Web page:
Audi's signature e-sound: Can you hear Hollywood?
|Christina Rogers covers VW and regulatory/legislative issues for Automotive News.|
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Here's something to ponder: If you were an electric Audi R8, what would you sound like?
Well, not to worry: Audi engineers are working to answer this very question.
Starting with the R8 e-tron prototype -- an electric version of Audi's head-turning supercar -- they're using digital keyboards and computer soundboard mixers to develop a signature sound for the brand's plug-in vehicles.
The goal: Ensure pedestrians in urban areas can hear the cars coming down the street. Electric motors, unlike internal combustion engines, are eerily silent on the road, producing little more than the sound of tires rolling on pavement.
Sure, the R8's looks are hard to ignore. But take out the hulking V-8 and the car would be difficult to hear at low speeds.
"We had to convince a lot of people that we need to develop something completely new," Audi engineer Rudolf Halbmeir said in a video produced by the carmaker and posted to its media Web site.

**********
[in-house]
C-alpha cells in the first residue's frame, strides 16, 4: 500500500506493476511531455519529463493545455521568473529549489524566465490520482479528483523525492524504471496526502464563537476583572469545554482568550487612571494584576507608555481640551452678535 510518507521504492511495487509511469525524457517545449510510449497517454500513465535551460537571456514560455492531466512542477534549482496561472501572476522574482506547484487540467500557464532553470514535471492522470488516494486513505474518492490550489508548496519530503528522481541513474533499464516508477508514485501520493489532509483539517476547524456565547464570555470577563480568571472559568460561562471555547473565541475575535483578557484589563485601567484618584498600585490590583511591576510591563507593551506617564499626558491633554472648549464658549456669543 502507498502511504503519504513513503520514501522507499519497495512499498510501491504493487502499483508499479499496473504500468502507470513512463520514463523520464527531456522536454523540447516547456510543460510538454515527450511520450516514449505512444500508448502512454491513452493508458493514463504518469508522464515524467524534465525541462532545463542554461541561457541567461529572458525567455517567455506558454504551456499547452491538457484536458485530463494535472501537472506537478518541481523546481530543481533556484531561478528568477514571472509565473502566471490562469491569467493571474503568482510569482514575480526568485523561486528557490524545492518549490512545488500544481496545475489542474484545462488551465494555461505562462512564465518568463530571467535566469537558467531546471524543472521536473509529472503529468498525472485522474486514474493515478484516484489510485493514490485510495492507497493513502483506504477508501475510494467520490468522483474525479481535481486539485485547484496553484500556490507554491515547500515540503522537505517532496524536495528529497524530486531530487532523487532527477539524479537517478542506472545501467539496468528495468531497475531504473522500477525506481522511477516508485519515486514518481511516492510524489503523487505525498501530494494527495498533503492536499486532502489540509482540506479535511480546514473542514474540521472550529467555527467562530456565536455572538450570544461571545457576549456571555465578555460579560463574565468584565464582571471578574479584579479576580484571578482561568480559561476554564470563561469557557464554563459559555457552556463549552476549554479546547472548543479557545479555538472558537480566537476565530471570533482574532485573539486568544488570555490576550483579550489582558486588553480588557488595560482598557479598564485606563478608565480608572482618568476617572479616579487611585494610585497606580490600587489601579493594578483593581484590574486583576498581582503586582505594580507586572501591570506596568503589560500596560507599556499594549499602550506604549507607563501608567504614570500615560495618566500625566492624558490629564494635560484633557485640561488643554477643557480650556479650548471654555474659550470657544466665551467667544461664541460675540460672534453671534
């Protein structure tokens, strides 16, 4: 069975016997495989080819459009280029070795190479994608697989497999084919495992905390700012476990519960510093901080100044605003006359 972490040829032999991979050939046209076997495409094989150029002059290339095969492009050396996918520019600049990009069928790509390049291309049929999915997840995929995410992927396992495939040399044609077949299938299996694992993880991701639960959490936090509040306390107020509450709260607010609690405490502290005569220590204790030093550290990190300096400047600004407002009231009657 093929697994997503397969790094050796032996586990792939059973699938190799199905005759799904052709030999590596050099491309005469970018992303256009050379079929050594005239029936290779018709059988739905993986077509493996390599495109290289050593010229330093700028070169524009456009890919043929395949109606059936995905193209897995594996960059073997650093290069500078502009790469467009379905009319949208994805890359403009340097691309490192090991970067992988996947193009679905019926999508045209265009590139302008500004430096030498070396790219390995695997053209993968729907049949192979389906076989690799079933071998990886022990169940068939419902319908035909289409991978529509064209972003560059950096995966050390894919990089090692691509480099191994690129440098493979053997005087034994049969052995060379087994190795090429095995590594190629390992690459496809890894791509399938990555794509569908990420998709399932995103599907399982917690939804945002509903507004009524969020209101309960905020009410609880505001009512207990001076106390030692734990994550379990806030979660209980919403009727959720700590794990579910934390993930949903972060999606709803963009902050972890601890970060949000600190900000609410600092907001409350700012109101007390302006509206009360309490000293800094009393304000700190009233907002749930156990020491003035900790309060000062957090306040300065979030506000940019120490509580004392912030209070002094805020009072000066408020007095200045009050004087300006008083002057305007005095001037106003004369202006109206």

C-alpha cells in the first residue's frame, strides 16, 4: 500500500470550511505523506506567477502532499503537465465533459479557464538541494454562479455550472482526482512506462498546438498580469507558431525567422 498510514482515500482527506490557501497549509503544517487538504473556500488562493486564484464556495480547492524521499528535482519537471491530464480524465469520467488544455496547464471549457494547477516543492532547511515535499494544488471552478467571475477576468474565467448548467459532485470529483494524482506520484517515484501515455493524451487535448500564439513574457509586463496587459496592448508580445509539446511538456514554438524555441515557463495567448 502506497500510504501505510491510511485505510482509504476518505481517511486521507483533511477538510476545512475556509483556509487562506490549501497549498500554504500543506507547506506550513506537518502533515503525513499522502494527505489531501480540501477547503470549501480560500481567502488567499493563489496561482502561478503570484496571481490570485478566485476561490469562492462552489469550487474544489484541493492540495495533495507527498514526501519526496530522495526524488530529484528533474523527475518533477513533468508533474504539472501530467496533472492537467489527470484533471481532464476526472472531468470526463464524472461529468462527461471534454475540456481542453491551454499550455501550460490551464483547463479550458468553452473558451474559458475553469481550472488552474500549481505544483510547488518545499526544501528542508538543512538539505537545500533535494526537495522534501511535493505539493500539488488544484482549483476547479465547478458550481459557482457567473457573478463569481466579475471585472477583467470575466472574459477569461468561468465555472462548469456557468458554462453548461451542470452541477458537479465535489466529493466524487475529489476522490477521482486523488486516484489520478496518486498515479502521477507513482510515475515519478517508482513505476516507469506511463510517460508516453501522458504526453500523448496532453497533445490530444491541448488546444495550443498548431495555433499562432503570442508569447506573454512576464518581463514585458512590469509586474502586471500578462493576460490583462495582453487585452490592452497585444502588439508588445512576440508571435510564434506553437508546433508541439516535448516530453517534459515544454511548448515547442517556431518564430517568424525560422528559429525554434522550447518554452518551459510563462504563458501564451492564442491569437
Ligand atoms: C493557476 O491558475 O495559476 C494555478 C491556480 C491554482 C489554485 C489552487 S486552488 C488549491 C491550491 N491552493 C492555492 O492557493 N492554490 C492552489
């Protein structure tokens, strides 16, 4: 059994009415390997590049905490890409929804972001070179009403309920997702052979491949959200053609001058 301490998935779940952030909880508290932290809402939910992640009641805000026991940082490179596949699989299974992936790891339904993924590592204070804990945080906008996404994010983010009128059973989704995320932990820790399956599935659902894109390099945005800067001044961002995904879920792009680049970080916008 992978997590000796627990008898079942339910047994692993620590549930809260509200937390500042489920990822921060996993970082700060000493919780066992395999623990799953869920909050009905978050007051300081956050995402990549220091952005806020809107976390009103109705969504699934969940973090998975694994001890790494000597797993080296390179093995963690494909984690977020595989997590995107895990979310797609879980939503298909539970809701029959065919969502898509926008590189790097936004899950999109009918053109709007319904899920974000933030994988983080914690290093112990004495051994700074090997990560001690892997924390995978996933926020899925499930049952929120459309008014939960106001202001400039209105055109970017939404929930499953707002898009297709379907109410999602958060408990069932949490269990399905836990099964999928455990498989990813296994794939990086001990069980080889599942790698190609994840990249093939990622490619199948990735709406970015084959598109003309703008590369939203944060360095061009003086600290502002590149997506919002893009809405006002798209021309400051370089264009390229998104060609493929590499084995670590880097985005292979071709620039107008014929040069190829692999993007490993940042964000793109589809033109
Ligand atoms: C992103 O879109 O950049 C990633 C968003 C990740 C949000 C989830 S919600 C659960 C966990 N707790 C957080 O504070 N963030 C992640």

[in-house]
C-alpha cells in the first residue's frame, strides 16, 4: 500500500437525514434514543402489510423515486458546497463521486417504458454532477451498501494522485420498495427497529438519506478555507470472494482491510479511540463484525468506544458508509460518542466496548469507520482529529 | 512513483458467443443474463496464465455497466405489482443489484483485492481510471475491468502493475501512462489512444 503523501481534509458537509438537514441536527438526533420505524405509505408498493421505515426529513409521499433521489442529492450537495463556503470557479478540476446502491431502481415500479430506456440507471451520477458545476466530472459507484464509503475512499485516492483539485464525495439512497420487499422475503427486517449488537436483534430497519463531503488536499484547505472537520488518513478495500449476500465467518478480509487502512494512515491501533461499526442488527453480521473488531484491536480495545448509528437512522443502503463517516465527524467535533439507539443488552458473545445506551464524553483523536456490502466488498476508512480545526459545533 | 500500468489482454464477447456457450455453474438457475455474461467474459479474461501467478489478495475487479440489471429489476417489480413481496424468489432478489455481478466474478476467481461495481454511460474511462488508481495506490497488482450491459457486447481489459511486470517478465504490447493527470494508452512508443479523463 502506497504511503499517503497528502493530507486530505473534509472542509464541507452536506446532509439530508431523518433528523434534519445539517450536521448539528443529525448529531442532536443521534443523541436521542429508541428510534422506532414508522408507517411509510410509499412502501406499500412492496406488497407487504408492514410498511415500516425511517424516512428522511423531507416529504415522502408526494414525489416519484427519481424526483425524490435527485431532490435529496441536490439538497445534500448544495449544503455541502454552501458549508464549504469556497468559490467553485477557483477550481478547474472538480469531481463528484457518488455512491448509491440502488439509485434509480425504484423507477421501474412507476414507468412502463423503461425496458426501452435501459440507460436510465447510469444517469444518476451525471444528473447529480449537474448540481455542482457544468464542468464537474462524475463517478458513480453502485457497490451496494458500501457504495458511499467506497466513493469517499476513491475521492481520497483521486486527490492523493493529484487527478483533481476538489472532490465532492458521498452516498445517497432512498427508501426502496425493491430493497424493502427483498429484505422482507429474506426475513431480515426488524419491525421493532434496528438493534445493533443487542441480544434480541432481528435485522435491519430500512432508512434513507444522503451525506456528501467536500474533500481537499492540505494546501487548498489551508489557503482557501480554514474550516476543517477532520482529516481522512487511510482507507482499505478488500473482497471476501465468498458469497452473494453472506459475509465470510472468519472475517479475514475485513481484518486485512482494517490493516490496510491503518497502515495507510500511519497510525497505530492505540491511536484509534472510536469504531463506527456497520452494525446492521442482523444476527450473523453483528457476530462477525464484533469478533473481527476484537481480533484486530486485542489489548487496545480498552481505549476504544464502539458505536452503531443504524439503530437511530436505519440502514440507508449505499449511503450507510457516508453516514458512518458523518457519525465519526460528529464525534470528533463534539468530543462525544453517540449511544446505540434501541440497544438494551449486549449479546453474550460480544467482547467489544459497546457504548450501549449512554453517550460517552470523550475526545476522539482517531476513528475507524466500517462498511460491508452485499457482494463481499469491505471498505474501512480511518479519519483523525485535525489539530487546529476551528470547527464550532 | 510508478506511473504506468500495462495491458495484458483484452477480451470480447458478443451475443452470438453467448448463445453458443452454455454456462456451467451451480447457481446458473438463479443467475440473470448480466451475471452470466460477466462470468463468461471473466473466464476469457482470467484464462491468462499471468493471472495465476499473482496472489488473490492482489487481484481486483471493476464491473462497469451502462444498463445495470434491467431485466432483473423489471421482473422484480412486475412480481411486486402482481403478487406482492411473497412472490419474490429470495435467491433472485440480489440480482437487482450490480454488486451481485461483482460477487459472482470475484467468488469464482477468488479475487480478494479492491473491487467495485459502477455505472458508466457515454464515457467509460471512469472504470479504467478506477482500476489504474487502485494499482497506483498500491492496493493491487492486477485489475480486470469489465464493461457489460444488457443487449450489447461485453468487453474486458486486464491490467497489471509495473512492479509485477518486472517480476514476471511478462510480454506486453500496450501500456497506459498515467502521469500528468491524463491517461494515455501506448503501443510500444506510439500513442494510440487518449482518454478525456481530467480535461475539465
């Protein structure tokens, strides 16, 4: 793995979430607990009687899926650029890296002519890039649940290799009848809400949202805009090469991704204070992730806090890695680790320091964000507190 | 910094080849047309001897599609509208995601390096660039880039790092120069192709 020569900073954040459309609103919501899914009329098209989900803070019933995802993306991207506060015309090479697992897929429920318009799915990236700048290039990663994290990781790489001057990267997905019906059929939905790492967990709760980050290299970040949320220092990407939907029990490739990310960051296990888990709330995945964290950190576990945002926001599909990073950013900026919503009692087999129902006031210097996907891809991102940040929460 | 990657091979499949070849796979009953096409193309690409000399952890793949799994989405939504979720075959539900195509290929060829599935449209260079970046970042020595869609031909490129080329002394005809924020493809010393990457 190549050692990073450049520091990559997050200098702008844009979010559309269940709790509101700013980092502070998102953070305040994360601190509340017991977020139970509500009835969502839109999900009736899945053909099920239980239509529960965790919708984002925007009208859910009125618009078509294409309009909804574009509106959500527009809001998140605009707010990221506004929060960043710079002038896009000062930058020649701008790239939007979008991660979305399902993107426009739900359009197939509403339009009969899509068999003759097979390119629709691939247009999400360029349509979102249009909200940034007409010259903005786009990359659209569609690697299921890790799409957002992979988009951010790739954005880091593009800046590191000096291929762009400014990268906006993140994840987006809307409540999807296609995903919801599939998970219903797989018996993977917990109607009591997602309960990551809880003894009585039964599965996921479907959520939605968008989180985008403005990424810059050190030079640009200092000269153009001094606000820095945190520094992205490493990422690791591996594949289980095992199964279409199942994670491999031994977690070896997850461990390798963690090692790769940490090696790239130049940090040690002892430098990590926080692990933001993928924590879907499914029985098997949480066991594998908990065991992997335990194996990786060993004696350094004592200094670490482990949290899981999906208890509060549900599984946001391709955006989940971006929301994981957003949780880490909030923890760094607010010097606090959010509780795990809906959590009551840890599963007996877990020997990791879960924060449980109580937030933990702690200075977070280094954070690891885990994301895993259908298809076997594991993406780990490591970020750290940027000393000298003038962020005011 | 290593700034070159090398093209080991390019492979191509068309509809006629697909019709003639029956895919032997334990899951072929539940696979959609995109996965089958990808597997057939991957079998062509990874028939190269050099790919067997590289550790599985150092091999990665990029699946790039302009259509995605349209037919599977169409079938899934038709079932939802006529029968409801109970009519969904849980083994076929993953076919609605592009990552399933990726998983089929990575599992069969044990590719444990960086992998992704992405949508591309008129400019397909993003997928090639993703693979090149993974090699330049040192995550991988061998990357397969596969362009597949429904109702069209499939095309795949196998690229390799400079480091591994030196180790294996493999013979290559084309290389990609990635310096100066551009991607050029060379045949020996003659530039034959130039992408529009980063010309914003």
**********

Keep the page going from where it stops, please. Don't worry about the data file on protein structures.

Different, yes. But not totally new.
Halbmeir is among the team of engineers heading up this effort, which involves creating a soundscape that gives a nod to the revs and wind-downs of a conventional engine, but doesn't mimic them outright.
So what have they come up with?
The car emits "Jetsons"-like whines and whirs meshed with a low, synthetic growl reminiscent of a purring engine. The sound is generated by the millisecond and varies based on the vehicle's speed and load, and the motor's rotational speed.
The sound is then carried through speakers attached to the car's underbody for speeds up to 19 mph. For higher speeds, Audi says the tires will be loud enough to alert surrounding traffic.
After several listens, I couldn't help but think that the sound is familiar.
Maybe, it's just the name, e-tron, but it reminds me of the light bikes from the movie Tron.
What do you think?